Monday, 6 June 2011

Málaga – Spanish Football’s Billionaires

Andalusia, situated in the southern region of Spain, is a destination well known to people in England because it’s one of the top tourist destinations for holiday makers. The tourist hotspot is home to two teams, Sevilla and Málaga who all play in Spain’s top flight division La Liga. Next year’s campaign will exceed by one, at the very least, as Real Betis gained promotion to the top flight after finishing top of the Segunda Division (Spain’s second tier of professional football). Granada CF could be the fourth side from the region to compete in La Liga, should they win the Segunda Division play-offs.

Some of you may be familiar with a couple of the sides located in the south of Spain, Sevilla who won the back to back UEFA Cup titles in 06’ and 07’. Newly promoted Real Betis, a club which has had their ups and downs over the past few years, has been home to some fantastic players in the past such as Denilson (Brazilian winger who Betis once paid $21.5million back in 1998), Marco Assunção (a culture centre midfielder and free kick specialist) and finally Spanish winger Joaquin who now plays with Valencia, and once commanded a fee of €25million.

With these great rivals becoming a focus of things to come next season, there is a captivation story unfolding amongst the third side from the area, who look to build their history after a turbulent recent one, which saw them dissolved in the early 1992 and then forced them to make their way up the football ladder and back into the top flight in 1999. They would continue their superb rise and fully establish themselves as a mainstay mid table side in Spain’s top flight for the next six years until the 2005/06 season were there troubles began to reappear.

The Andalusian outfit were relegated from La Liga with an embarrassing total of just 24 points. To make matters worse, during their first season back in the Segunda, they almost suffered back to back relegation, finishing just six points away from the relegation places. They managed to regain their form in the 2007/08 season, finishing second in the league, and gaining automatic promotion back into the top flight.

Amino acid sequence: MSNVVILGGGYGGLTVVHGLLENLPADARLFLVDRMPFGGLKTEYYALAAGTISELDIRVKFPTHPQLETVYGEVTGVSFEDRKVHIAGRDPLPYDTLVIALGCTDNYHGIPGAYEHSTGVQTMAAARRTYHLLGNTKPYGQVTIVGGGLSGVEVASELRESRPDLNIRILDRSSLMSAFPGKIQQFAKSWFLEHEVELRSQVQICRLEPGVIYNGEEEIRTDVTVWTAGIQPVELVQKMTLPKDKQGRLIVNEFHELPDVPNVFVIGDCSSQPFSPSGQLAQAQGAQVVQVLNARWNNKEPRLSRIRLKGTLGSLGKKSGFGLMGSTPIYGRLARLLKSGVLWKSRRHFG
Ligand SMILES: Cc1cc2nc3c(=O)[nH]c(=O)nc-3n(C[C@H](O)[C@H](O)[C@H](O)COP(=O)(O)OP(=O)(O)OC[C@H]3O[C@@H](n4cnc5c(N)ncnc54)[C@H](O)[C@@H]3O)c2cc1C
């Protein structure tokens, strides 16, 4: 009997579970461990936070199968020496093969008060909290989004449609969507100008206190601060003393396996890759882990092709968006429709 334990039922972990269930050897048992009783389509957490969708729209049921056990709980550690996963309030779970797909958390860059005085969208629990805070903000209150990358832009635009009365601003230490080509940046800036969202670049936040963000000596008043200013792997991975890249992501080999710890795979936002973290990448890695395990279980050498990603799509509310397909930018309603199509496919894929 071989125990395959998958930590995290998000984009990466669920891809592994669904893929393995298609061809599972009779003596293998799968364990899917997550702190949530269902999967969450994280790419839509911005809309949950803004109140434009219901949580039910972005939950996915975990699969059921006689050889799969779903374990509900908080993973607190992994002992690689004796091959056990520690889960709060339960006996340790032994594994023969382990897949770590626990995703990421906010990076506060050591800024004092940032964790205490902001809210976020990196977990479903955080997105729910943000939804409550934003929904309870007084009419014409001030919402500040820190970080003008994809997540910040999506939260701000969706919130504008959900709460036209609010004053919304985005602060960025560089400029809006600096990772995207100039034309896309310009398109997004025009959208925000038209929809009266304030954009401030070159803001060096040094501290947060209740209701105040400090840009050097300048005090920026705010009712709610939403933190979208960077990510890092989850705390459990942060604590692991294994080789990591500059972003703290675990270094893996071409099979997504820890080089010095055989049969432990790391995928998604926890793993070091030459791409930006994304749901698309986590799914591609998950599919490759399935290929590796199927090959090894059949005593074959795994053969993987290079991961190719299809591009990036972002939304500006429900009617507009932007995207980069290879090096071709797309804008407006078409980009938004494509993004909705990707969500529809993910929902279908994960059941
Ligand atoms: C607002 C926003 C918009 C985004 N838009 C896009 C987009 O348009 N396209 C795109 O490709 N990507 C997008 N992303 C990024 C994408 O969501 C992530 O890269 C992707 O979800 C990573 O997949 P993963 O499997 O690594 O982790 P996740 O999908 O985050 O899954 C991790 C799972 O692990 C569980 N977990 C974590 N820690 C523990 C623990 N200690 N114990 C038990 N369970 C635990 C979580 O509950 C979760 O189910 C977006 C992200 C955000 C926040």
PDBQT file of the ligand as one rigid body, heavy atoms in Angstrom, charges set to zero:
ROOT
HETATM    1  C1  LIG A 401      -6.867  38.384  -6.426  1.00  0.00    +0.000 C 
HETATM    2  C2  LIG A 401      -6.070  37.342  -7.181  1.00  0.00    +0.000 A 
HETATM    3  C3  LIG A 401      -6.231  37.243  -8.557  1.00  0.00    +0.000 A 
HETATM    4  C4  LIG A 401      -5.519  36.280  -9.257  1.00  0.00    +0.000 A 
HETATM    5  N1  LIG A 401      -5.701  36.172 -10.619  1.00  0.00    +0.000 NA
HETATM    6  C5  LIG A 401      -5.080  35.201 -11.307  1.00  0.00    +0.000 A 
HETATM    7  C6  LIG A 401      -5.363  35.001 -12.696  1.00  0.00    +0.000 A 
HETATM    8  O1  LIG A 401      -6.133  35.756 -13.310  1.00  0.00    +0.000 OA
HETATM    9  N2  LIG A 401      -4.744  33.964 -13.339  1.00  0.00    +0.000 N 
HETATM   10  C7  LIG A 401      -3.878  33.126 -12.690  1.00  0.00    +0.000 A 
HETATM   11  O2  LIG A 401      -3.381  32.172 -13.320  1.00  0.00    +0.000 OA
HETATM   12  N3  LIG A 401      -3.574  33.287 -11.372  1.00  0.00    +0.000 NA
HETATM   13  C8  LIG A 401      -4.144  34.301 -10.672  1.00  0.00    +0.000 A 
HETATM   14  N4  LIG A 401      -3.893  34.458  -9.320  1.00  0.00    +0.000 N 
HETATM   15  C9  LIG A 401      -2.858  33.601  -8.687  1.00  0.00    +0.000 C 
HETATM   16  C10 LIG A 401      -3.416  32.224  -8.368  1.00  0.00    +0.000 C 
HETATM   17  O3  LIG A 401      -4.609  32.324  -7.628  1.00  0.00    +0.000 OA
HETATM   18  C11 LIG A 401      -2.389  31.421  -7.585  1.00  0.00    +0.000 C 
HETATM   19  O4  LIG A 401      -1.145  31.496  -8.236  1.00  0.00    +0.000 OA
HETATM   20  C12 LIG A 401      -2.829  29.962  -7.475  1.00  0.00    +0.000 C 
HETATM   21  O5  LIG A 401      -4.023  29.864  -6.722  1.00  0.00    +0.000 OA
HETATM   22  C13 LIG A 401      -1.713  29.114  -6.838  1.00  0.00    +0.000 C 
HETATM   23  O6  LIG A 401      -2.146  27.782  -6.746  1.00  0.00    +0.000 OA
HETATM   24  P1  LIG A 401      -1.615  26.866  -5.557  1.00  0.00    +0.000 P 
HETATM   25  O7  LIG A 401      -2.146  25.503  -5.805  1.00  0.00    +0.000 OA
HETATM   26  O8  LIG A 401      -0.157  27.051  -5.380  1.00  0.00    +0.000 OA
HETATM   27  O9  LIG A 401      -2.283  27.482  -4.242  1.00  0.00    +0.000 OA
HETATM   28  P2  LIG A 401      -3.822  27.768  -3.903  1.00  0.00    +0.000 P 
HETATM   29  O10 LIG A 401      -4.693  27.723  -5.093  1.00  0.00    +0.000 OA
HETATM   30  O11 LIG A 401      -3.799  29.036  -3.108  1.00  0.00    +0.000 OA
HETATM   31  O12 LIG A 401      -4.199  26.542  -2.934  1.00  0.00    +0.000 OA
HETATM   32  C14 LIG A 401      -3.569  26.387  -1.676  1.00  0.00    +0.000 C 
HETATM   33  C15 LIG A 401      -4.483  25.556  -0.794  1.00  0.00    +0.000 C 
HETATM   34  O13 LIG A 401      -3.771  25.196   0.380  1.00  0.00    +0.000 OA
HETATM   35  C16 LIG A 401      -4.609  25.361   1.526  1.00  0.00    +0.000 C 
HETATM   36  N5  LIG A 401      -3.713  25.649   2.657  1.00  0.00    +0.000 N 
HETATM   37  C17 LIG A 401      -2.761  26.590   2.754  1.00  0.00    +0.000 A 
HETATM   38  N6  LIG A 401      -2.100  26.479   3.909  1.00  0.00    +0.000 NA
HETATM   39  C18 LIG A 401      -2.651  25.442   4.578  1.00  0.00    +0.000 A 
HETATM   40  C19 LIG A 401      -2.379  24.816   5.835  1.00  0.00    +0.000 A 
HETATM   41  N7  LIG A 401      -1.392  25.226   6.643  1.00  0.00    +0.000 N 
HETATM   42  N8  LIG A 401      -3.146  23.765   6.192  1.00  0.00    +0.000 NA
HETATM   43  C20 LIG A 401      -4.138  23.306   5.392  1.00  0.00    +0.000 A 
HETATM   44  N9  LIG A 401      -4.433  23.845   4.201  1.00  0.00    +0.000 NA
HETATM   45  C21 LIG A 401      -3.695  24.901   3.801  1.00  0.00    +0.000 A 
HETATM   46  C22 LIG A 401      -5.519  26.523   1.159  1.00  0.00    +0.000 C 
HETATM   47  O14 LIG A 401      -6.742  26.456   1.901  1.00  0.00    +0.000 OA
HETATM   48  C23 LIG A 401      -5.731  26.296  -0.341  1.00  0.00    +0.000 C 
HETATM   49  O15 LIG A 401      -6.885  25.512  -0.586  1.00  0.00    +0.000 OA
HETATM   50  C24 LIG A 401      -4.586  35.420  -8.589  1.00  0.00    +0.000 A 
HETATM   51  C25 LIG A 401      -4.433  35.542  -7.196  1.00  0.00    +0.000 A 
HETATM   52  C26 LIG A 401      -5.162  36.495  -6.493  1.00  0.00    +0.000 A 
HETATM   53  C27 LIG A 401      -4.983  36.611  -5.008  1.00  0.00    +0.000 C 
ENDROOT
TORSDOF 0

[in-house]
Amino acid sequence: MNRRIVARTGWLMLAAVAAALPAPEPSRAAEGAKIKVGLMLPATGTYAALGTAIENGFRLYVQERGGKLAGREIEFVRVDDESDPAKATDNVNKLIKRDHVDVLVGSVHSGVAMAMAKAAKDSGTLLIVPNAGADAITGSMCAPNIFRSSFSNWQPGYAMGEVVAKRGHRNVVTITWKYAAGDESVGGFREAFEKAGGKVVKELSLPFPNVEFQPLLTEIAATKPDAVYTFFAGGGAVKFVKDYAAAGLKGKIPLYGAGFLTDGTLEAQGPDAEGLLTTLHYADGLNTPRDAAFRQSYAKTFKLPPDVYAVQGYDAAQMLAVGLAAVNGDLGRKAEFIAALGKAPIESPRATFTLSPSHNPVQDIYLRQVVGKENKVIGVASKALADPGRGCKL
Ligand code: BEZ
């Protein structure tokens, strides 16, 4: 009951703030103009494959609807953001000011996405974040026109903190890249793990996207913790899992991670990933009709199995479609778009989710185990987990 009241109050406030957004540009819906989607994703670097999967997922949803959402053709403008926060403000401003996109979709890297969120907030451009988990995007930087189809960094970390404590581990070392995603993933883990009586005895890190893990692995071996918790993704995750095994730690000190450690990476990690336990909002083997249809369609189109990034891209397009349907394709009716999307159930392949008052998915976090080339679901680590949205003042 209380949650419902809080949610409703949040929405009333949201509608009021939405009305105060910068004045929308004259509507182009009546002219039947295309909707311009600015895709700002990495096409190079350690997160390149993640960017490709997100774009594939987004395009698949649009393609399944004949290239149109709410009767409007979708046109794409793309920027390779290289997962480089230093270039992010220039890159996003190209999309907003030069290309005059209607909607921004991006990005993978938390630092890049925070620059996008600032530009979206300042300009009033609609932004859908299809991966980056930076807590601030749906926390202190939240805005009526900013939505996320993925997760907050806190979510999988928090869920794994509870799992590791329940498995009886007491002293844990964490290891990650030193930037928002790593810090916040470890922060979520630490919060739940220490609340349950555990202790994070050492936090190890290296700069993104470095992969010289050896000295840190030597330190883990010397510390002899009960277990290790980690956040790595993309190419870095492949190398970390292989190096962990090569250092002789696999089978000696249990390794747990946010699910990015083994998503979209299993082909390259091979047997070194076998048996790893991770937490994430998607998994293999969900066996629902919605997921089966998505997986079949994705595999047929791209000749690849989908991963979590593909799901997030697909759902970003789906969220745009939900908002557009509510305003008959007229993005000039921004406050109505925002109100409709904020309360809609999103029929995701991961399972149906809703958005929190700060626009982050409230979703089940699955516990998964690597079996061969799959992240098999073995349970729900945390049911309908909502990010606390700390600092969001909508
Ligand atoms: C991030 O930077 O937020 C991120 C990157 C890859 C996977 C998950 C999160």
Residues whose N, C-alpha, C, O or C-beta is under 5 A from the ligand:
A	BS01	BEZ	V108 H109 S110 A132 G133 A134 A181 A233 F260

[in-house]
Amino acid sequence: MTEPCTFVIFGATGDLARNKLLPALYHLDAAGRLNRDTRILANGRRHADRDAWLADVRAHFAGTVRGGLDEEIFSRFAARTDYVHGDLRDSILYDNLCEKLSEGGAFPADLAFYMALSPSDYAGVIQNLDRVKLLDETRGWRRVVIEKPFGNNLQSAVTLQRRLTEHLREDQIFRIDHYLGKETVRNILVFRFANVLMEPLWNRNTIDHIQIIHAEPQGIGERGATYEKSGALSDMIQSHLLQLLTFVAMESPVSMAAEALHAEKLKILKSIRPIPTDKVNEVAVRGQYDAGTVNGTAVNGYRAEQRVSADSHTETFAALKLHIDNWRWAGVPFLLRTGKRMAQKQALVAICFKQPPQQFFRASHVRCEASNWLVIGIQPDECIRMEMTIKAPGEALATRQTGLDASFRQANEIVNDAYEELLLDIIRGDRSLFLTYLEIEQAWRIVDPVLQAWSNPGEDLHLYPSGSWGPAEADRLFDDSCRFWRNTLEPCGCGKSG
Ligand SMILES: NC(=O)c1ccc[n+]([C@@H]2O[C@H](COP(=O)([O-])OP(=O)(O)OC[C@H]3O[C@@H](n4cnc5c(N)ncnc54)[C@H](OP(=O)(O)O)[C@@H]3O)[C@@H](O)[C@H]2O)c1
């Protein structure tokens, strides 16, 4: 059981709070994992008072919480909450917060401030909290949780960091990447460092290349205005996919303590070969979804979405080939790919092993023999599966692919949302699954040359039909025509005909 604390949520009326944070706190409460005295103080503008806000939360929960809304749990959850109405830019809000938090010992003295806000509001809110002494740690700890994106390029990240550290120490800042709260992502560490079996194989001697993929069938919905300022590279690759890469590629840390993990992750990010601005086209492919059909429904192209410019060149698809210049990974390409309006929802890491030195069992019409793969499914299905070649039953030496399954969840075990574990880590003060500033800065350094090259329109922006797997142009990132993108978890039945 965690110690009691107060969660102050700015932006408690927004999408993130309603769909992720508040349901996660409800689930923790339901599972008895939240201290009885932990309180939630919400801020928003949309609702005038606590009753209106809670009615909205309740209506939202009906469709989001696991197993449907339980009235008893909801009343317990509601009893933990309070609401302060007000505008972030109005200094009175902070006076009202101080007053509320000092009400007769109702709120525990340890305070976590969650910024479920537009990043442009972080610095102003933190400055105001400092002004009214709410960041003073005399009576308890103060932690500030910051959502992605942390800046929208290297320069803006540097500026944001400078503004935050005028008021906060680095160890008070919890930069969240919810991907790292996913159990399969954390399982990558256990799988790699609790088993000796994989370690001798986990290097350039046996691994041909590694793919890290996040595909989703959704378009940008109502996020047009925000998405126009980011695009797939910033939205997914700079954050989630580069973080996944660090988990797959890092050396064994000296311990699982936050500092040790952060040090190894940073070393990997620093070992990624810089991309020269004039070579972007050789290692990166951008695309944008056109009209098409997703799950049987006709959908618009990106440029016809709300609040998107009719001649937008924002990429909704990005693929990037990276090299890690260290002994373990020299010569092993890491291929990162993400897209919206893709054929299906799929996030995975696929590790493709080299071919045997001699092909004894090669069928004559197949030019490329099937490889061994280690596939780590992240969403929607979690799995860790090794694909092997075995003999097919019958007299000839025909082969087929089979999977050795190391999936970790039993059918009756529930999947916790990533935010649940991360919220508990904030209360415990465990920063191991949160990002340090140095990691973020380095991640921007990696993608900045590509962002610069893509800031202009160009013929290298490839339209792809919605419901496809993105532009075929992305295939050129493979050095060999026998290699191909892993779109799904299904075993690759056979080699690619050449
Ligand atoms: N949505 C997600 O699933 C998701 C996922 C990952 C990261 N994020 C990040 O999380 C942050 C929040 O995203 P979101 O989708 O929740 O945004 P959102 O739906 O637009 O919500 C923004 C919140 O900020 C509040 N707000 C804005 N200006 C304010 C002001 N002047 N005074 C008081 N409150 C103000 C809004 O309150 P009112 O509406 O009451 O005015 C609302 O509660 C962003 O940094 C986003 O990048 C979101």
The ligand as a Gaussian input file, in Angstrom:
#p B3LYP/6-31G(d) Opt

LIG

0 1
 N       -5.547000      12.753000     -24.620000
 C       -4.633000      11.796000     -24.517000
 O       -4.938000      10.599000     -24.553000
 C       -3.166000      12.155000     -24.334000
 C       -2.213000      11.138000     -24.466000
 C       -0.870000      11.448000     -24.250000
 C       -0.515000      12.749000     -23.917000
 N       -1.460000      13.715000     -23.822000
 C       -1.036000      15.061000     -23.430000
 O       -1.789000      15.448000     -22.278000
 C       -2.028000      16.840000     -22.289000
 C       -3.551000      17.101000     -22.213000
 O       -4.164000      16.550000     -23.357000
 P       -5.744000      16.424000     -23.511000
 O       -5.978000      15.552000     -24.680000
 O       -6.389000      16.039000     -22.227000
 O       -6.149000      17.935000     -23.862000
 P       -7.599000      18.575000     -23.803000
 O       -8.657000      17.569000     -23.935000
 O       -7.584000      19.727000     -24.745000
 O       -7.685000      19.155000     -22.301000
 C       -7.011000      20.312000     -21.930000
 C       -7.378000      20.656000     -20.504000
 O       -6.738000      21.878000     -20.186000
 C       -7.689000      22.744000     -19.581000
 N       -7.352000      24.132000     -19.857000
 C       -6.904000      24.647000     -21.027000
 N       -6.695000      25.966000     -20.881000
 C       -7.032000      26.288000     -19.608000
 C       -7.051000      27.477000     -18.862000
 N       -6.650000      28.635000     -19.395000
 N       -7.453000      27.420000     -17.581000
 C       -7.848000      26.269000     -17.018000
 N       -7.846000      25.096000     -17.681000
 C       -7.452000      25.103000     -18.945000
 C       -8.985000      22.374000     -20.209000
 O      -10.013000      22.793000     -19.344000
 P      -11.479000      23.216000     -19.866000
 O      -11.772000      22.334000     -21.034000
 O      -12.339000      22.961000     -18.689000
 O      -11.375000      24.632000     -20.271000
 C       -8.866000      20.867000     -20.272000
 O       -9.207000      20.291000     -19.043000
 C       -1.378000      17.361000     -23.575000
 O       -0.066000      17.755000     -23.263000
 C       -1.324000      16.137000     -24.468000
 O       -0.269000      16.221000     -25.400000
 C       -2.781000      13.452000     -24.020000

During their return to the top flight, they finished brilliantly in 8th place at the end of the 08/09 season, but they were back to their old ways the very next, scraping past relegation in the next season, finishing 17th.

Heading into the 2010/11 campaign, they were one of the favourites to slip out of the division. However in that summer before the season began, an interesting development befell the club, as the club’s owner Lorenzo Sanz sold the club for a report €36 million. The significance of this deal was that it had given the club a new lease of life and cleared all of the side’s debt. The buyer? One man named Sheikh Abdullah Bin Nassar Al-Thani, a Qatari businessman and billionaire, member of the Qatari ruling family.

The Sheikh, whose full name is Sheikh Abdullah bin Nasser bin Abdullah Al Ahmed Al Thani, who has ties to the Al Nair Stud horse collection, manages a “Business Empire based in the United Arab Emirates which employs around 3,000 people and operates in more than 30 coutntries”.

The Sheik’s aims for this Málaga team? "Our goal is to help Málaga take the necessary steps to consolidate its presence in La Liga and to reinforce the excitement and hopes of the supporters.”. His first move was to relieve Juan López Muñiz of his position, and employed Jesualdo Ferreira. The Portuguese manager had built up a career in his home country, but was given only four-and-a-half months in charge as Málaga and was sacked with the club underperforming and sitting in 18th place in the league.